Let the sky fall, when it crumbles
We will stand tall
Or face it all together
Skyfall is where we start
A thousand miles and poles apart.
I was with you on that first instance, when you broke the word in half. “Let the sky fall” is a great apocalyptic line, and very fitting for a Bond song. The second instance, referring to the falling of the sky by the compound noun “skyfall,” is less forgivable, but it’s the name of the movie so I’ll let you get away with it. “Skyfall is where we start,” on the other hand, is just lazy writing. It doesn’t mean anything, and it’s a baldfaced attempt to cram in the title of the movie again, in case we forgot it. It’s verbal product placement, like including a line where she sings about how Coke is so refreshing. This seems like a weird thing to complain about after I’ve just praised the Goldeneye song, which uses the word “goldeneye” pretty constantly despite it never really meaning anything, but the difference is that Tina Turner sells it. She sings with attitude, and that covers a multitude of sins. Adele sounds like she’s sight-reading to see if the song’s in her range, and it never gets off the ground, and that makes every lyrical shortcut sound worse.
Part of the problem, of course, is that Bond songs traditionally use the movie’s title as a refrain, and there’s just not a lot you can do with “Skyfall.” They could have done better than the elementary-school rhyme “we will stand tall,” but even then, it’s not a lot to work with. Compare The World is Not Enough, which is at least a phrase, and which Shirley Manson followed up with some interesting new ideas (“But it is such a perfect place to start” is deviously fun). Compare Die Another Day, which Madonna uses as a mantra in the chorus and then augments with weird, disjointed phrases in the verses (mirrored by weird, disjointed tuning effects, which holds it all together). If you really want to feel depressed, compare Another Way to Die, the theme song from Quantum of Solace, where Jack White and Alicia Keys just threw the title out all together and wrote a brilliant song full of clever lyrics, impressionist imagery, and a perfect suggestion of Bond, without just beating it over the head by saying “Skyfall” a hundred times.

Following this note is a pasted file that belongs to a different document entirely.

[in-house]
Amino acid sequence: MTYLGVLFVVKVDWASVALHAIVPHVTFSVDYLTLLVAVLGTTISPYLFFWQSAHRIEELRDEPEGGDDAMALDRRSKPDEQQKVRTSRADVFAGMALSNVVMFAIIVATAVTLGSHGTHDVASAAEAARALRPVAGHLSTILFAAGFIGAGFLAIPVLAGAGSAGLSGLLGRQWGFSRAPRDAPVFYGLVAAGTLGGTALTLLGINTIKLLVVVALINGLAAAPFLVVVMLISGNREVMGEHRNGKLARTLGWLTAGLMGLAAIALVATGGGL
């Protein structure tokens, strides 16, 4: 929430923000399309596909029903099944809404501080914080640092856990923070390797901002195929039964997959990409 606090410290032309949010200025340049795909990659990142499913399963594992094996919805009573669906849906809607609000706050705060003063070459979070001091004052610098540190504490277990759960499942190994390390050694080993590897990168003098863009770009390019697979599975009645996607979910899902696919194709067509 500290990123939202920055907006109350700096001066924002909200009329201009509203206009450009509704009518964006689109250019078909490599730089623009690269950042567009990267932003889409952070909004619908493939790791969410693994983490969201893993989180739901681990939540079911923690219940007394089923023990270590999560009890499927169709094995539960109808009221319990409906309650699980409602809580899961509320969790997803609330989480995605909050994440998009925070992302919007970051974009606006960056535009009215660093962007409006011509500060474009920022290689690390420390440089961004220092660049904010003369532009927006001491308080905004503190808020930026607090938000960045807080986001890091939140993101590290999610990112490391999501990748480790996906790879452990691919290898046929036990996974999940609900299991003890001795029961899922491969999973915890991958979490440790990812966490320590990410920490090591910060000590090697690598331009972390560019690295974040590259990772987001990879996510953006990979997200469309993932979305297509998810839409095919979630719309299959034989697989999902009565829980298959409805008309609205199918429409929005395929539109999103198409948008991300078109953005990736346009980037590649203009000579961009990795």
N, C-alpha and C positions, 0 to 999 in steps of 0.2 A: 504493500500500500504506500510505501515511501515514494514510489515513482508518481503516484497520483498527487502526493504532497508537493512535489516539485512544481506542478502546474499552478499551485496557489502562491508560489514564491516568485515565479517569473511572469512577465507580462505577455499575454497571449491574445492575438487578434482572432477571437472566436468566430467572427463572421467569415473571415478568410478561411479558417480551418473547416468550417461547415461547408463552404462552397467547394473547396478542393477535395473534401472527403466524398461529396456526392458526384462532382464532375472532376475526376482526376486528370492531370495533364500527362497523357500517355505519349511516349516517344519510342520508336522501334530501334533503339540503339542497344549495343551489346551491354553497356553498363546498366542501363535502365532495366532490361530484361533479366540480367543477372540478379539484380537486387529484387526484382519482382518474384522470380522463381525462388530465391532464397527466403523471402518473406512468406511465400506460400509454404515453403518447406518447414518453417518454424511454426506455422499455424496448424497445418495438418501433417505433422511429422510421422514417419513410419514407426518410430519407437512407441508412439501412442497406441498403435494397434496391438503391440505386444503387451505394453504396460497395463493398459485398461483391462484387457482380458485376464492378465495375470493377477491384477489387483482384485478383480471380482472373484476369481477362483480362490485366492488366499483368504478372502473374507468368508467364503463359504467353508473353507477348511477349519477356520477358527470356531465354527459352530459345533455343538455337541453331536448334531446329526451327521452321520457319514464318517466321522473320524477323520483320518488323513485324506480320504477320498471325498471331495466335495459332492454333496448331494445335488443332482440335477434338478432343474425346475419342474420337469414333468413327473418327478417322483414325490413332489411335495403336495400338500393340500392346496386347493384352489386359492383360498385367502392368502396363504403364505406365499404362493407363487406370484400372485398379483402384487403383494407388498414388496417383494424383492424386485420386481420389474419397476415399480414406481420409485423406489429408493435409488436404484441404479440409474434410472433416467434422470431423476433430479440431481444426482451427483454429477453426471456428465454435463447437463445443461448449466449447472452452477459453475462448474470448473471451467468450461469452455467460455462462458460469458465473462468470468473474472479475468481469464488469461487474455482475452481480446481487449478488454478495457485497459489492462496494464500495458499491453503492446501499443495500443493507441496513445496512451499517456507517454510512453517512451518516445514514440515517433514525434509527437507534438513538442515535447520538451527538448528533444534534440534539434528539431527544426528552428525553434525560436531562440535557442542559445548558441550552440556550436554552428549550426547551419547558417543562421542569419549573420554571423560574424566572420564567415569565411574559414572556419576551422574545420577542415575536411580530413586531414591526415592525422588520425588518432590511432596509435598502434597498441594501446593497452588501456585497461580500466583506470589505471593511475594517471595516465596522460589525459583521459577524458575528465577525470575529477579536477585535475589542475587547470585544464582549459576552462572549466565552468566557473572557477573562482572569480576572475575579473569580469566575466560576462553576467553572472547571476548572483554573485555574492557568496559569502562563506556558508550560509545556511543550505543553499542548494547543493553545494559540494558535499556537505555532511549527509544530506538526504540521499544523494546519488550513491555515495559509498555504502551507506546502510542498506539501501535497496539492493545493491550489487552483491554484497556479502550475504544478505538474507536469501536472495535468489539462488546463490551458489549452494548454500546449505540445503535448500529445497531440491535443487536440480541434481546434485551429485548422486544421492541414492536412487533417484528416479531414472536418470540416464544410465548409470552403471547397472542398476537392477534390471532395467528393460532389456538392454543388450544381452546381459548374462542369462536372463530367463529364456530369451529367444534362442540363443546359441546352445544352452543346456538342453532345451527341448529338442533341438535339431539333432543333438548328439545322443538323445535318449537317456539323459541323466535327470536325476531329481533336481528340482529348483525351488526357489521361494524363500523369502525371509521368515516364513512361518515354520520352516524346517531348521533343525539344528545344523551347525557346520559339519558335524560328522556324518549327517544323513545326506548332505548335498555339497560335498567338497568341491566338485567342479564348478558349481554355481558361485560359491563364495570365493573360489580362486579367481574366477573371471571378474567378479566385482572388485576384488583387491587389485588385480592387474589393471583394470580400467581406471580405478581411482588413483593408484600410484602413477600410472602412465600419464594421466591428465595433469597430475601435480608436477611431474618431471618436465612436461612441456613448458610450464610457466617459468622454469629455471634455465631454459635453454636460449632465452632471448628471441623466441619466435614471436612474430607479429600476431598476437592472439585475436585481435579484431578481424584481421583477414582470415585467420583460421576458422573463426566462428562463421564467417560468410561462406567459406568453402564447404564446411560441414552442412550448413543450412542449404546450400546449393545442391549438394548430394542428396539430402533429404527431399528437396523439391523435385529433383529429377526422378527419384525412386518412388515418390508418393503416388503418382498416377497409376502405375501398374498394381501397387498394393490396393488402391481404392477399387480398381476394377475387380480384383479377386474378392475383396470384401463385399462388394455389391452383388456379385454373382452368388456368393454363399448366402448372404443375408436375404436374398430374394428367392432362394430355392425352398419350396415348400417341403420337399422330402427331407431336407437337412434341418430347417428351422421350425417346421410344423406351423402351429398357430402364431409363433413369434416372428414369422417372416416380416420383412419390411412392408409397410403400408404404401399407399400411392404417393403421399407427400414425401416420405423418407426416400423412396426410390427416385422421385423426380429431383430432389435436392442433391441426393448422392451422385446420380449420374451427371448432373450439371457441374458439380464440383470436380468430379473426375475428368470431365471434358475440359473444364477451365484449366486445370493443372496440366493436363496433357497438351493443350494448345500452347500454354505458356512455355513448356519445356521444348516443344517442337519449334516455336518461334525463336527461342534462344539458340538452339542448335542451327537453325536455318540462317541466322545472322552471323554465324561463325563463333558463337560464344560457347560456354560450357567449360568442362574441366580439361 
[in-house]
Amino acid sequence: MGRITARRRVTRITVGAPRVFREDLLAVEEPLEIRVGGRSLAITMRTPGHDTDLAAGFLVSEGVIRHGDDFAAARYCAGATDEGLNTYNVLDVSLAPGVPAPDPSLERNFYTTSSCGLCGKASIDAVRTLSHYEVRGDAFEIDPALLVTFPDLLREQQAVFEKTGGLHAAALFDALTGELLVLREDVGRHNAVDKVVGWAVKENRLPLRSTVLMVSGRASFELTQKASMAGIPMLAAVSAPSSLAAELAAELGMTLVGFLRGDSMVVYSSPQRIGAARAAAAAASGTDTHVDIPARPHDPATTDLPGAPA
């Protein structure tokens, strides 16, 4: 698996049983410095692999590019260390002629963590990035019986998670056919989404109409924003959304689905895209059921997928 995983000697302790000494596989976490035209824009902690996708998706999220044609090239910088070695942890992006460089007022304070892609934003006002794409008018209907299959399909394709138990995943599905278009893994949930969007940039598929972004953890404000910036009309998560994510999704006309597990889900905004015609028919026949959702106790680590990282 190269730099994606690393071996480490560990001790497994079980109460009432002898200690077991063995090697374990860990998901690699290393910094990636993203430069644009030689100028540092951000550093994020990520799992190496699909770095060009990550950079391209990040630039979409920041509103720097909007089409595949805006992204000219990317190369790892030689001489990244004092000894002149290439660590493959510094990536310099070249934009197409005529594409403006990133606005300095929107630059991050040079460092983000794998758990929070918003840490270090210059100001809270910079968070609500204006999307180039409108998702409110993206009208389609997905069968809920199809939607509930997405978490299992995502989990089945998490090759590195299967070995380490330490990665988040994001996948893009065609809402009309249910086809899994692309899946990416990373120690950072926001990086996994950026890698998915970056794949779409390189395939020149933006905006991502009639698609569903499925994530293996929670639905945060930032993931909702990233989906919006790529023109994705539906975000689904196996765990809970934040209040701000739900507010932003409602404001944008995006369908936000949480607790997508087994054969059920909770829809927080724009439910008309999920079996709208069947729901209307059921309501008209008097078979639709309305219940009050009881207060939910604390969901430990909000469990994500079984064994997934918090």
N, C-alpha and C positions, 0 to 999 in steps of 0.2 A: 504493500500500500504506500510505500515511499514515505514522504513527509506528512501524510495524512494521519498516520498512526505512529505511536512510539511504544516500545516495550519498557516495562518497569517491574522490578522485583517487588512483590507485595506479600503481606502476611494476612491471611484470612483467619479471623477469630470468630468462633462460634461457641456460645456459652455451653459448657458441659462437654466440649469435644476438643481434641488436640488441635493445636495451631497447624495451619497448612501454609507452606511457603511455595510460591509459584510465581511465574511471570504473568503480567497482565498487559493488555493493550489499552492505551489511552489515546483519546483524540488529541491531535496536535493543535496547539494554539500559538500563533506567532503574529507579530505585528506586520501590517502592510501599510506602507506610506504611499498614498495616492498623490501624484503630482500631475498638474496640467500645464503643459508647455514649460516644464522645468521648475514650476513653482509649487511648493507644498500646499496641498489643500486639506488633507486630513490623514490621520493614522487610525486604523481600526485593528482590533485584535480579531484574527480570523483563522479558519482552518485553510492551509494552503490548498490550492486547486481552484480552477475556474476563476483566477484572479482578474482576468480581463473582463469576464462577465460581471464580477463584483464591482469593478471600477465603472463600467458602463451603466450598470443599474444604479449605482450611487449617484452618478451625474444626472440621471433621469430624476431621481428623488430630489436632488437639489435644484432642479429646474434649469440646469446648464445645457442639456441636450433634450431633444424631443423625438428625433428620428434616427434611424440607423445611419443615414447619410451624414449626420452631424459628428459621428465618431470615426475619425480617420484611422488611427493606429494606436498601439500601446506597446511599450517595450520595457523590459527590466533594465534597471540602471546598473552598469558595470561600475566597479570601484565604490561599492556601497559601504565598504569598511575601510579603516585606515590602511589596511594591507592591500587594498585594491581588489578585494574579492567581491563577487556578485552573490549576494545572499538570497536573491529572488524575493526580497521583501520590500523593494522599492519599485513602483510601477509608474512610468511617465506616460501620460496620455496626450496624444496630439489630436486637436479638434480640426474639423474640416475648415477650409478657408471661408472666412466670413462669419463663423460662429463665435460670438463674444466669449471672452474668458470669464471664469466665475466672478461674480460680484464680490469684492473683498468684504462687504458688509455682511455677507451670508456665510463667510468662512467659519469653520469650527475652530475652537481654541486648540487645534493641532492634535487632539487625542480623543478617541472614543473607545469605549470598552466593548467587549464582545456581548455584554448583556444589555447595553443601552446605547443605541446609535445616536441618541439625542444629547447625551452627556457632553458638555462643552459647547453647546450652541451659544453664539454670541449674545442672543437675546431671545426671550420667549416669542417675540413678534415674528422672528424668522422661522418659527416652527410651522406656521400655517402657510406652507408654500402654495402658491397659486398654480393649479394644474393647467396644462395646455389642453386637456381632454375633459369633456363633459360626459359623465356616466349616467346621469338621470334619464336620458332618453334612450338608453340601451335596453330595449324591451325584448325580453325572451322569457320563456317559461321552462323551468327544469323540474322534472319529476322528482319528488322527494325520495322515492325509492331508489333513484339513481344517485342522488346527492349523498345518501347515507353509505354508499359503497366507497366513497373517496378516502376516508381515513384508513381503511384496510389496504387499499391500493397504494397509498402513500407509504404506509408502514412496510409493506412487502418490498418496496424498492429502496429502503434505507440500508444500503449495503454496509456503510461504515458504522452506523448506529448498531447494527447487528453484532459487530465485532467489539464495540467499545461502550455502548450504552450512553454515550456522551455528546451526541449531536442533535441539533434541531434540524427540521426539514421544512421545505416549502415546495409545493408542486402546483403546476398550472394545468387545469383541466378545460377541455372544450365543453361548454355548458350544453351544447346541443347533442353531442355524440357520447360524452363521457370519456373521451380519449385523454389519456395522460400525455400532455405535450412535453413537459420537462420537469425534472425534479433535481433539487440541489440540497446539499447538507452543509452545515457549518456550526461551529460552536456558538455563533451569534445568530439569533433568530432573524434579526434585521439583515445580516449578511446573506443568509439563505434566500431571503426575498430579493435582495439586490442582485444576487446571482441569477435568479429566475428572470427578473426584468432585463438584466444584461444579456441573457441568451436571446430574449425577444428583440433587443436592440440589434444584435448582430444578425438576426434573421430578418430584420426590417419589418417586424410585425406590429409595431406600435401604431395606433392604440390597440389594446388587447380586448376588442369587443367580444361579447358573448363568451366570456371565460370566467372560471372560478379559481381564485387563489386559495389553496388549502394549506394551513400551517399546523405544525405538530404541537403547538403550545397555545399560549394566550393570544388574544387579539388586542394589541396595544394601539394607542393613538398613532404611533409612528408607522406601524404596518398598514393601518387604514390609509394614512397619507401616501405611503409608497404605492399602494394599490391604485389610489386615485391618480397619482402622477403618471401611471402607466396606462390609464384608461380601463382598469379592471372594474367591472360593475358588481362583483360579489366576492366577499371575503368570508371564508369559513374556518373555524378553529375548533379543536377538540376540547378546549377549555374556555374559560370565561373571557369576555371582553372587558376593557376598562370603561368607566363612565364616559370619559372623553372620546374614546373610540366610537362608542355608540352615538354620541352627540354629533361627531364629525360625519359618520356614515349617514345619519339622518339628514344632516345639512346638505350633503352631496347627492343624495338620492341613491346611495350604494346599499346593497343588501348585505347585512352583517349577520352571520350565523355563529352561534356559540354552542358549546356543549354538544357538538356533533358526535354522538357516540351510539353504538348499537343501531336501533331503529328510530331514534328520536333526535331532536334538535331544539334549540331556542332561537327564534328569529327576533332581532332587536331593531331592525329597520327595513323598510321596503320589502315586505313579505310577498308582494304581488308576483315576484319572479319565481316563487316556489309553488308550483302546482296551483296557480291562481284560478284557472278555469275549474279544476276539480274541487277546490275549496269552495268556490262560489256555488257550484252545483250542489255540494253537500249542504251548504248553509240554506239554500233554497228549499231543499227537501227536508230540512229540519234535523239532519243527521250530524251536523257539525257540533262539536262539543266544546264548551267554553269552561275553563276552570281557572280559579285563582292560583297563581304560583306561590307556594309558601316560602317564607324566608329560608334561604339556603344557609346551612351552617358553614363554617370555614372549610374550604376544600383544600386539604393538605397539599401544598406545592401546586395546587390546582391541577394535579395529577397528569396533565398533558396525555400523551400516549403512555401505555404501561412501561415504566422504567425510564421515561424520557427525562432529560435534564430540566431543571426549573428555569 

To it’s credit, Skyfall is not the worst Bond song ever. We’ll always have All Time High. But as awesome as it could have been to hear Adele go back to Bond’s Shirley Bassey roots and sing the hell out of some killer nightclub torch song, that’s not what we got. The lyricist phoned it in, the composer painted by numbers, and Adele acts like she doesn’t know the mic is turned on. A solid remix with some new arrangement and more personality could save this, but they’re touting it as the official movie version, so I doubt it will change.
I just hope the movie’s better. History has proven that bad Bond songs tend to be paired with bad Bond movies. I really want to like this one.